College is very different than high school; you'll need to be your own advocate once you arrive on campus.
While many schools offer support to students with learning disabilities, you will only receive a service if you specifically request it. Before you arrive on campus, work with your parents, high school teachers and counselors to assess your own learning style. It will be helpful to know how you learn best and strategies that help you succeed. You should also be aware of the circumstances in which you do not learn well.
One note: Different schools offer different levels of LD services, from basic accomodations all the way up to extensive programs run by several staff members. Ask before you apply!
Before classes start, find the Office of Disability Services (ODS) and let them know that you have a learning disability. They will request documents that support your claim. It's a good idea to inquire in advance to find out what documents are required; some colleges even offer their own assessments. (If you've self–identified during the application process, you should still visit the ODS to check in when you arrive on campus.)
Your college may ask you to notify professors and request accommodations from them yourself. This is a very different procedure than the one you encountered in high school, when teachers and administrators worked to address your needs without much input from you.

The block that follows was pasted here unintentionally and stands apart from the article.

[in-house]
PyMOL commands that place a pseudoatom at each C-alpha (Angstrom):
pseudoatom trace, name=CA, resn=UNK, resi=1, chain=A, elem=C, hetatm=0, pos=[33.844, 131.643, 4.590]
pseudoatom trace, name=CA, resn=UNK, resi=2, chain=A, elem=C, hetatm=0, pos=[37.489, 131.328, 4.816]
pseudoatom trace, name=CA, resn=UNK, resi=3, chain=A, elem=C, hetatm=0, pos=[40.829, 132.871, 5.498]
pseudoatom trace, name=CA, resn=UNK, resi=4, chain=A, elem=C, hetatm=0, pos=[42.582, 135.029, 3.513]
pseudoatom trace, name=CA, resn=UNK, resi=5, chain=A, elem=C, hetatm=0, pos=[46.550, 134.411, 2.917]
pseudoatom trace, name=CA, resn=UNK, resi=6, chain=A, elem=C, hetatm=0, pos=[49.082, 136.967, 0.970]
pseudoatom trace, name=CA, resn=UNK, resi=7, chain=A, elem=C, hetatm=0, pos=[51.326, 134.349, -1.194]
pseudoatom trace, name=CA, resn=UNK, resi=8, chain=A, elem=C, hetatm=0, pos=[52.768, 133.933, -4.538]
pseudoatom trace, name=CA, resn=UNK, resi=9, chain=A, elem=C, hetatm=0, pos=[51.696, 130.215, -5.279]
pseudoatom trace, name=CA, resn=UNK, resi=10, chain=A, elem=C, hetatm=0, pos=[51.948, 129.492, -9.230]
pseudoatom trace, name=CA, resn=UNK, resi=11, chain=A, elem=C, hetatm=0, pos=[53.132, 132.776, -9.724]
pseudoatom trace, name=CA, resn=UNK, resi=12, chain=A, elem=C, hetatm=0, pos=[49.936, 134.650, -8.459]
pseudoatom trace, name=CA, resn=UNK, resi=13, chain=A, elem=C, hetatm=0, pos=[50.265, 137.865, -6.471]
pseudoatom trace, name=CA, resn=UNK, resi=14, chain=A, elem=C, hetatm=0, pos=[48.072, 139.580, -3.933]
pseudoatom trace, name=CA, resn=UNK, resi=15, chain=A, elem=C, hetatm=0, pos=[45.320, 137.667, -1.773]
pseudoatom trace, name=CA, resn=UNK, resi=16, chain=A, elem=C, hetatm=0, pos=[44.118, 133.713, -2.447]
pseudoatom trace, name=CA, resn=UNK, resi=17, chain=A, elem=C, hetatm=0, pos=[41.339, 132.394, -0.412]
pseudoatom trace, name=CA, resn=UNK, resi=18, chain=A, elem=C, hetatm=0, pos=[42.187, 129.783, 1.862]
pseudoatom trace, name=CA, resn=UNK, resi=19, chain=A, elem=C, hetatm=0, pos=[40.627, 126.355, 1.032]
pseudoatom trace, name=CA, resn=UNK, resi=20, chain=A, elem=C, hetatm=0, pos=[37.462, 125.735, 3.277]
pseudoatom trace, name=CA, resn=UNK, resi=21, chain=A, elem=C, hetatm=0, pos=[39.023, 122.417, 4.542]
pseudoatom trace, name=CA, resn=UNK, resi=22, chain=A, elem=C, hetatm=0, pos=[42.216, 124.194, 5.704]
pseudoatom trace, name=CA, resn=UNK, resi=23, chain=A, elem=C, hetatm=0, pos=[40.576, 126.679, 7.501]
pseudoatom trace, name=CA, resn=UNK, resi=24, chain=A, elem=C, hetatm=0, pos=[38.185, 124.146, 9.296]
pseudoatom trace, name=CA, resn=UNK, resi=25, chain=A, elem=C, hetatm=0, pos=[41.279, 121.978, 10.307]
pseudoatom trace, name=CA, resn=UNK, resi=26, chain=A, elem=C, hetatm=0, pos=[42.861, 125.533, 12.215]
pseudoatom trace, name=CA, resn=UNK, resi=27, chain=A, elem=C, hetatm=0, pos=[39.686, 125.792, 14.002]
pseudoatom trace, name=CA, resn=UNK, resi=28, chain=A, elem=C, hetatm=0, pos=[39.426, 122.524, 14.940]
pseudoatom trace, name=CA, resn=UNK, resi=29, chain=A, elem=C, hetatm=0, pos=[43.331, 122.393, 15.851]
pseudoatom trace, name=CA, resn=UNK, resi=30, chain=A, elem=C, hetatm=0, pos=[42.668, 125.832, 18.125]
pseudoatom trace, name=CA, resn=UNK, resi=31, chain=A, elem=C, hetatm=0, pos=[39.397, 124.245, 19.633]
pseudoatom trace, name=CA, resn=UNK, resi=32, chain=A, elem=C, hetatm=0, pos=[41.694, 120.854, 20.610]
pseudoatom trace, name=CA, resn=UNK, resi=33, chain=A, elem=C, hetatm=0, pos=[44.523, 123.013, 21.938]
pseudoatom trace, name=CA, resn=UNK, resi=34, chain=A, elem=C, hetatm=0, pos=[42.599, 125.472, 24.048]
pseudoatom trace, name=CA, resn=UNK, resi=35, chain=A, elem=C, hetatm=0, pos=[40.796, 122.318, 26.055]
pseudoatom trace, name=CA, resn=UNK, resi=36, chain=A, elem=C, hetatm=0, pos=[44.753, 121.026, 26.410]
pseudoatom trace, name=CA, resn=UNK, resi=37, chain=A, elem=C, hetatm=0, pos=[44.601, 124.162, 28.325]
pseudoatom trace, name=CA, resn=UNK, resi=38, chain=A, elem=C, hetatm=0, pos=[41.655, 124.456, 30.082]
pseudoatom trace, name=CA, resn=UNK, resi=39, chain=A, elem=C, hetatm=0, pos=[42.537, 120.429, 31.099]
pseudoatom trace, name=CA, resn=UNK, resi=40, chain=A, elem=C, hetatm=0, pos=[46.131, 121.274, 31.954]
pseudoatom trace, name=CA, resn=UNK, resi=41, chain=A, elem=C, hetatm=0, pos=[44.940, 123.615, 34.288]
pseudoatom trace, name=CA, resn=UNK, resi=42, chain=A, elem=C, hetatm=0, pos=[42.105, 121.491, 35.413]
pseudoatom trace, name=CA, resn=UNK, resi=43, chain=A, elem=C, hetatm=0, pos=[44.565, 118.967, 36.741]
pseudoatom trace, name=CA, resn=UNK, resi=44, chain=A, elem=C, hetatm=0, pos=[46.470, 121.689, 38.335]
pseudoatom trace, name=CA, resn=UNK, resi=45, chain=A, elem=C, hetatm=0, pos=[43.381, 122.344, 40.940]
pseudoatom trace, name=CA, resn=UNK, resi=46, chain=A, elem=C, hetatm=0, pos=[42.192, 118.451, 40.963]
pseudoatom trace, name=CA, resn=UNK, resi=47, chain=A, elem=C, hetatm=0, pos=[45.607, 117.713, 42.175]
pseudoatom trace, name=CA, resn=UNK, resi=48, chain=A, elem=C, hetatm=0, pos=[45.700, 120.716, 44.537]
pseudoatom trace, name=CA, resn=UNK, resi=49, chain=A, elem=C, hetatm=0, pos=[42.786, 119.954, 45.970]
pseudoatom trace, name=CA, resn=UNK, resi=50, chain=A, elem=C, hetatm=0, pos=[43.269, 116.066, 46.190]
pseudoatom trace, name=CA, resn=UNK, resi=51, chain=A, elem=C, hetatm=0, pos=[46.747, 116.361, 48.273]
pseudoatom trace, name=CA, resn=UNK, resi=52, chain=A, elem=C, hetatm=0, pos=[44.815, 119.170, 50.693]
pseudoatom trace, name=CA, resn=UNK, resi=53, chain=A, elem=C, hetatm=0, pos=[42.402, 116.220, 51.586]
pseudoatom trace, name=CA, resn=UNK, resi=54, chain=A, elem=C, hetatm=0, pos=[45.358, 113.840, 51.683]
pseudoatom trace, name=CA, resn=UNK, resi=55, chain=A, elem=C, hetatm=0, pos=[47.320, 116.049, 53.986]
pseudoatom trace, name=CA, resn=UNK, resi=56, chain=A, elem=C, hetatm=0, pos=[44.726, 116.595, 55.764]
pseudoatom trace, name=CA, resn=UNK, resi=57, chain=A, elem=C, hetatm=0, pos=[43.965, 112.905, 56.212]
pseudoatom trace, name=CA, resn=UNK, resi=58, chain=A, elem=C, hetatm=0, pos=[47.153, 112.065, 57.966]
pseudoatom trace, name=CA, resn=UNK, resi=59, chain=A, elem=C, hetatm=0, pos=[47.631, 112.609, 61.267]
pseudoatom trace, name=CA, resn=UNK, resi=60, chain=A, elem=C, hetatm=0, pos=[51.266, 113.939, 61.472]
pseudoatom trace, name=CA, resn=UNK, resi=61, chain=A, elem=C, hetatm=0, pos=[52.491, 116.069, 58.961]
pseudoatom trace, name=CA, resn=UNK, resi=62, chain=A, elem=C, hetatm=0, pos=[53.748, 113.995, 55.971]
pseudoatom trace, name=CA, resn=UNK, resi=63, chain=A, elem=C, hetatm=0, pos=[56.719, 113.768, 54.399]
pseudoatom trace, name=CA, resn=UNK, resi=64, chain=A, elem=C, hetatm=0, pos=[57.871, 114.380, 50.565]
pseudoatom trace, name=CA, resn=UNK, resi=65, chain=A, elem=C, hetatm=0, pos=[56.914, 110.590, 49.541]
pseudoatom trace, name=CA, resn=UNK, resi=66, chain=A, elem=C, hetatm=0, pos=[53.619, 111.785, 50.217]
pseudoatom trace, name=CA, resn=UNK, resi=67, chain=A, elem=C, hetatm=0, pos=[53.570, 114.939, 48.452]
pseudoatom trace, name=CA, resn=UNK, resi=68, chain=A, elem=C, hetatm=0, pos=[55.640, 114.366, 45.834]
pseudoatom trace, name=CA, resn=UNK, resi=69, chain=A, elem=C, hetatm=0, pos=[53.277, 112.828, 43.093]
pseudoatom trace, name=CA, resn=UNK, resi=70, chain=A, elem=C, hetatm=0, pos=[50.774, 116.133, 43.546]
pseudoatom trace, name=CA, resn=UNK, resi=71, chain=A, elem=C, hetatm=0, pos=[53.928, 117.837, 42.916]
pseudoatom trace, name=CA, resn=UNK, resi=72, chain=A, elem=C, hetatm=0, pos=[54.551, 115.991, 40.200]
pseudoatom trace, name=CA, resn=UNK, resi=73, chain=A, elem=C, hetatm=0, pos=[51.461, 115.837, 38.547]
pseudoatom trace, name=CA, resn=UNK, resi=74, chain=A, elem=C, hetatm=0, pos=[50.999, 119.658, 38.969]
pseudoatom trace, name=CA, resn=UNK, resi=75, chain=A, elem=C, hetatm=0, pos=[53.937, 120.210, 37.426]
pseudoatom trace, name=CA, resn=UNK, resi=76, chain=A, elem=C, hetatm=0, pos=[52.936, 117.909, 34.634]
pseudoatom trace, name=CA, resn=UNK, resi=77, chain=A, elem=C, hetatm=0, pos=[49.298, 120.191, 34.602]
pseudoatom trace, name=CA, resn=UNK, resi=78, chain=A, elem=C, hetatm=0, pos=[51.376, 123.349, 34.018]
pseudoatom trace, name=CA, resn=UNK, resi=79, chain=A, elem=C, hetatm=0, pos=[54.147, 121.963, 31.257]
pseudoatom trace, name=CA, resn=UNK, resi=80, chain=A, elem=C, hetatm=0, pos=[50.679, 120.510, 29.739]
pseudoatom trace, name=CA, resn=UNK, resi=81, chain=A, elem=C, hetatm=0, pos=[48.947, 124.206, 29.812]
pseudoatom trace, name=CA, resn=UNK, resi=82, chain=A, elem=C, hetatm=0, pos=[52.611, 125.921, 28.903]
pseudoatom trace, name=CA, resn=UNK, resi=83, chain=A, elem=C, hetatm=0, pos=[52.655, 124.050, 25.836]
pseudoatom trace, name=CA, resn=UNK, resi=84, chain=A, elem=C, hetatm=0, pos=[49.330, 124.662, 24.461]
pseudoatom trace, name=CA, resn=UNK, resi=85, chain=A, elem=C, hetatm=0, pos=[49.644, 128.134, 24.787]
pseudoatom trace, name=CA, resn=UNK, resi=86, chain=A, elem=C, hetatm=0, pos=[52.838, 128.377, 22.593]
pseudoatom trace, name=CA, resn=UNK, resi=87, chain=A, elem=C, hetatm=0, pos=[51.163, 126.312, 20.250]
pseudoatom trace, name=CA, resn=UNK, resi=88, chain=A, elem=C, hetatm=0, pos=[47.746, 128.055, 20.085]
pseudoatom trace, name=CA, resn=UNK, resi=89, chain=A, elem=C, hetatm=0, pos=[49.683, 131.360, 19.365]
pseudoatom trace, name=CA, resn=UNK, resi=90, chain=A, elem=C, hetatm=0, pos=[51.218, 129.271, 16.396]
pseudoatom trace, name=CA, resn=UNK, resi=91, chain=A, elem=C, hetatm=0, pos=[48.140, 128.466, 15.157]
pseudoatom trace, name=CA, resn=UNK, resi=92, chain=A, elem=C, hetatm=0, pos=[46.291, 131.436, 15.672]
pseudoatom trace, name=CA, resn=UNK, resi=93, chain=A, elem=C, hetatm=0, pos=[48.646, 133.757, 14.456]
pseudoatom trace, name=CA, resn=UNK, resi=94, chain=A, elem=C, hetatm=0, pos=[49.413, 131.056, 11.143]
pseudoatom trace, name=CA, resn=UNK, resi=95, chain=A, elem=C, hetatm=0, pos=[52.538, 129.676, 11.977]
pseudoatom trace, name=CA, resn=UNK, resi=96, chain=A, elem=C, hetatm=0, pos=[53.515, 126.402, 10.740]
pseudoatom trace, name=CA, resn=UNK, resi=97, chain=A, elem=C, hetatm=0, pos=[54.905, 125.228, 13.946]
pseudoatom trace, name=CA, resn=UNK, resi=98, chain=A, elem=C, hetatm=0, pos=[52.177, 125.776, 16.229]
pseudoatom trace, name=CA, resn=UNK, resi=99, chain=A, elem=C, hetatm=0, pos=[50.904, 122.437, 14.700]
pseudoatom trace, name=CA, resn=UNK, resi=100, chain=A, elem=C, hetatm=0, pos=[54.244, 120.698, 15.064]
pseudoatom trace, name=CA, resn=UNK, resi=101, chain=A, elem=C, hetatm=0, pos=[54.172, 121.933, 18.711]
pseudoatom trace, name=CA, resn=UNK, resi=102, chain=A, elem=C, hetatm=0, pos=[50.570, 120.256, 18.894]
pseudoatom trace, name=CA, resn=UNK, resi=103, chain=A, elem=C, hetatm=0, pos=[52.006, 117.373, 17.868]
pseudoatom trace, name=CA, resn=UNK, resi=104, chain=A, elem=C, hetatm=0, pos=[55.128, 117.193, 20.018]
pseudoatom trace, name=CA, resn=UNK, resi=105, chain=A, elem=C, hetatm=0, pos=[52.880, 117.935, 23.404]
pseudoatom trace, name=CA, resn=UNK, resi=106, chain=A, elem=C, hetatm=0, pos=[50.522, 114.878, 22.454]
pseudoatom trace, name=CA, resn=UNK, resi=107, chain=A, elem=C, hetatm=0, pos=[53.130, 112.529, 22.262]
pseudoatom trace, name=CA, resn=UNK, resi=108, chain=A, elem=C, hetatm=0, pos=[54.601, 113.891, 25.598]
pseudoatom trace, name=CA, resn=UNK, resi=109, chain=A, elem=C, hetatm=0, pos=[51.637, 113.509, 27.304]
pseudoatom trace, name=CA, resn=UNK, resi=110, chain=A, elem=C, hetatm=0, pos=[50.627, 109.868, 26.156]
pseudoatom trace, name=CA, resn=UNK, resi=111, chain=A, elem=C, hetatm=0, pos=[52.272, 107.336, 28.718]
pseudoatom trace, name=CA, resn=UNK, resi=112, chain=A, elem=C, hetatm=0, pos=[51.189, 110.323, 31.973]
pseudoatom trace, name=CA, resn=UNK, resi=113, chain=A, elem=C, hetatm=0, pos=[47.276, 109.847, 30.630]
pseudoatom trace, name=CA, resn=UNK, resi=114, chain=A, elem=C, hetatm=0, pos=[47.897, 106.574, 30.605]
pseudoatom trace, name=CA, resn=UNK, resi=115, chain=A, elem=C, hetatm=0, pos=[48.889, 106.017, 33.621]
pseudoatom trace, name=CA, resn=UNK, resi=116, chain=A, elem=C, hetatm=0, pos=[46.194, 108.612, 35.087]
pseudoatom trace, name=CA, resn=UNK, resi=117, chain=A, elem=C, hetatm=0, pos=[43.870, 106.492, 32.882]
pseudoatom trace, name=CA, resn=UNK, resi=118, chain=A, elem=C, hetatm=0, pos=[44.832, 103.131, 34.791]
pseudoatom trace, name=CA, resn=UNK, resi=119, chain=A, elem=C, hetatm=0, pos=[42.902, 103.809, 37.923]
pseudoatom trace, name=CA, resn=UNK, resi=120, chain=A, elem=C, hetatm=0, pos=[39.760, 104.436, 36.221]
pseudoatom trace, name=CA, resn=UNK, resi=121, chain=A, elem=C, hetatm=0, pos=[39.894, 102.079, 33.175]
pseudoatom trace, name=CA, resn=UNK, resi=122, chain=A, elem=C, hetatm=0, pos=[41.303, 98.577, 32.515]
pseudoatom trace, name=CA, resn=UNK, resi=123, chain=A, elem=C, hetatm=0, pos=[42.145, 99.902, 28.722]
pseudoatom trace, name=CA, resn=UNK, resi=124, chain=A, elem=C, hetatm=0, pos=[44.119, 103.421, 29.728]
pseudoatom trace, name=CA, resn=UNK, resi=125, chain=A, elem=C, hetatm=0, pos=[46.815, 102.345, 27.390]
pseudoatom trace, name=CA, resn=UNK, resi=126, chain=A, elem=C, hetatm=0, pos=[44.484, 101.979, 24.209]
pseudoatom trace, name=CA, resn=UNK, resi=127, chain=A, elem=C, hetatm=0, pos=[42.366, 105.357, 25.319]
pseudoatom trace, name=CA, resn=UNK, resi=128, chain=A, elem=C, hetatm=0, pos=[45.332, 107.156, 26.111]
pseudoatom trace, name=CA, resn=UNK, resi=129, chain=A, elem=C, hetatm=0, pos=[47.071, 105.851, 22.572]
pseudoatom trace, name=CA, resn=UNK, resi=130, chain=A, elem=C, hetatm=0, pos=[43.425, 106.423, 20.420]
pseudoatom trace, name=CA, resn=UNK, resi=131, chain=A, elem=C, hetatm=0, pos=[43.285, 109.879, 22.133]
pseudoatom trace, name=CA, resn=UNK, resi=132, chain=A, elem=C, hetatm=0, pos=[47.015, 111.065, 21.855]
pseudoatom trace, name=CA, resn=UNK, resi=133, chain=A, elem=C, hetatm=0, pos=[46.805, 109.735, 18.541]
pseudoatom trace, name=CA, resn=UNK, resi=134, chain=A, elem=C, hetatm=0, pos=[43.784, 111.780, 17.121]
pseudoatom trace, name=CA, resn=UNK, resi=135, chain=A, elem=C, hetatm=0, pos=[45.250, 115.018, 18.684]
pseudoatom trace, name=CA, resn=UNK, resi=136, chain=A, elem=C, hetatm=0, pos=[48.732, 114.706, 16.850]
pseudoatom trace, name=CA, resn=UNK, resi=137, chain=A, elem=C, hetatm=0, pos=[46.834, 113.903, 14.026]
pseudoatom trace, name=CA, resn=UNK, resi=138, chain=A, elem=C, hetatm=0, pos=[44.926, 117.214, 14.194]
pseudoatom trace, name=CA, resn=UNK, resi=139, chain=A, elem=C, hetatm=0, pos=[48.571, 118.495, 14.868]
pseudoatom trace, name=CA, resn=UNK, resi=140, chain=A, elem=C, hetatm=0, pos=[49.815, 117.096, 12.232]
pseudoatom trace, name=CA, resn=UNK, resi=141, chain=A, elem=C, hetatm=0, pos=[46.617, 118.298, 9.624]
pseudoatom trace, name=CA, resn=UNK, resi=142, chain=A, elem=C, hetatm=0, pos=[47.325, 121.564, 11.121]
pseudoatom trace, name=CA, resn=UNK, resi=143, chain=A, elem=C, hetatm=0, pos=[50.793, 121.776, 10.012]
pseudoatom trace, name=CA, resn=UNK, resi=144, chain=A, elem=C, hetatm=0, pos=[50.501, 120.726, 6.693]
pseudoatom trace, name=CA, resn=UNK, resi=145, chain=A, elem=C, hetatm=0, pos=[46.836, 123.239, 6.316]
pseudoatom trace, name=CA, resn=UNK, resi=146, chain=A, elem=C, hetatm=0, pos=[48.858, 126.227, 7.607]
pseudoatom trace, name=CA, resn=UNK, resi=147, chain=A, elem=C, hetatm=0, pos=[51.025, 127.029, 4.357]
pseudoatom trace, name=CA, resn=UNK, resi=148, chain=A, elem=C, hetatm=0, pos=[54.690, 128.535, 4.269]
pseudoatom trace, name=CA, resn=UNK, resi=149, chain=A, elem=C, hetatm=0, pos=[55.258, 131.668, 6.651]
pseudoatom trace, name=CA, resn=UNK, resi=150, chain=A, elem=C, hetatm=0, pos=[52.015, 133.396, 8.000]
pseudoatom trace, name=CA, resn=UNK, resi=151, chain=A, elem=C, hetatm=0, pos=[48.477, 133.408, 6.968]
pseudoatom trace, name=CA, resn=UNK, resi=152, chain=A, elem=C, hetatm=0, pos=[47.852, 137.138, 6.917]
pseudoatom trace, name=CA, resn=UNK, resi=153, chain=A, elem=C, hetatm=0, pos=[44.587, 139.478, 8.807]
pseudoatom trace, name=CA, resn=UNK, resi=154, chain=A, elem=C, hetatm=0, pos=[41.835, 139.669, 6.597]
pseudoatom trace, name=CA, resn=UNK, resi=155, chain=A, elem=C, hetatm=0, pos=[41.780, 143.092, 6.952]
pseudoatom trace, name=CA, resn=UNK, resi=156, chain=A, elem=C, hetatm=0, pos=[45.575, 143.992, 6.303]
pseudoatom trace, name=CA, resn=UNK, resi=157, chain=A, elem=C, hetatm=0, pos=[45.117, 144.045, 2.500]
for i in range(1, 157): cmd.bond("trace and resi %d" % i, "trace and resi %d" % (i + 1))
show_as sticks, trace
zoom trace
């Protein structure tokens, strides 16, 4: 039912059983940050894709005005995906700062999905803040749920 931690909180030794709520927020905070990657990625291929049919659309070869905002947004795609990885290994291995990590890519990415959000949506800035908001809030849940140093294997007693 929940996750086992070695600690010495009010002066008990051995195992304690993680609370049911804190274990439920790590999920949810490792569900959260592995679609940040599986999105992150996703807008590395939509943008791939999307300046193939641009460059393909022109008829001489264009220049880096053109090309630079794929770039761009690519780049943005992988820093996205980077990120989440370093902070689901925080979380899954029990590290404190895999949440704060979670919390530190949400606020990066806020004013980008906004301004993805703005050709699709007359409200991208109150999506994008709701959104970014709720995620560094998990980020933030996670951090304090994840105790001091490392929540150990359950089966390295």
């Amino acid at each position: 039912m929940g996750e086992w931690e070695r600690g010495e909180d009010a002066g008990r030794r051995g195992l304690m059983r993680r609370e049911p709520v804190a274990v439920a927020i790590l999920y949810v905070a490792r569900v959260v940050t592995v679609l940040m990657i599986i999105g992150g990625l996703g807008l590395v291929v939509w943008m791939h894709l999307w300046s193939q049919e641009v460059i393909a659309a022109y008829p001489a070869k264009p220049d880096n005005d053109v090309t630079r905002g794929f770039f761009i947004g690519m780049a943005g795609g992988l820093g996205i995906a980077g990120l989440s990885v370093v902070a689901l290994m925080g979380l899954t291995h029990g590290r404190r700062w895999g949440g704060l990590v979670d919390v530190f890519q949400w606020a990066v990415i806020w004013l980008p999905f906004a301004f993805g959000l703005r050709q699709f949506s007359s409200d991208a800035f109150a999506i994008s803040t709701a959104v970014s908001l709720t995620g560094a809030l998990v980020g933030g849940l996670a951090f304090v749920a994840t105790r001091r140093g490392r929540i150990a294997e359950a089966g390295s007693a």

If you choose not to request help, and then struggle in your classes, you won't be able to go back and re–take a test or re–write a paper. You'll have to live with your grades, at least until the next semester.
Colleges are not required to provide you with special programs that meet your educational needs. They aren't obligated to provide classes or tests specifically tailored to your LD.
Under the Americans with Disabilities Act, however, colleges are required to ensure that you have equal access to existing programs and services. So if your LD prevents you from participating fully, you have the right to request help. The college must provide assistance with existing classes and tests-the same ones everyone else is taking.
Depending on the school, services offered to LD students can include tutors, writing programs, assistance with registration and enrollment, specially equipped computer laboratories, modifications to exam procedures or course loads, the use of note–takers and training on learning techniques and strategies.
Your college can choose the kind of assistance it will provide, as long as it works. For example, if you ask ODS to provide you with a laptop computer and special note–taking software, the office may instead offer to pay another student to take notes for you.
Many students believe that because they have to ask for services, their colleges don't actually want to provide them. This is not true. Your college admitted you, and they want you to succeed.
You will need to be more upfront and self–sufficent than you were in high school. But if you stand up for yourself and communicate clearly, you're likely to get all the support you need.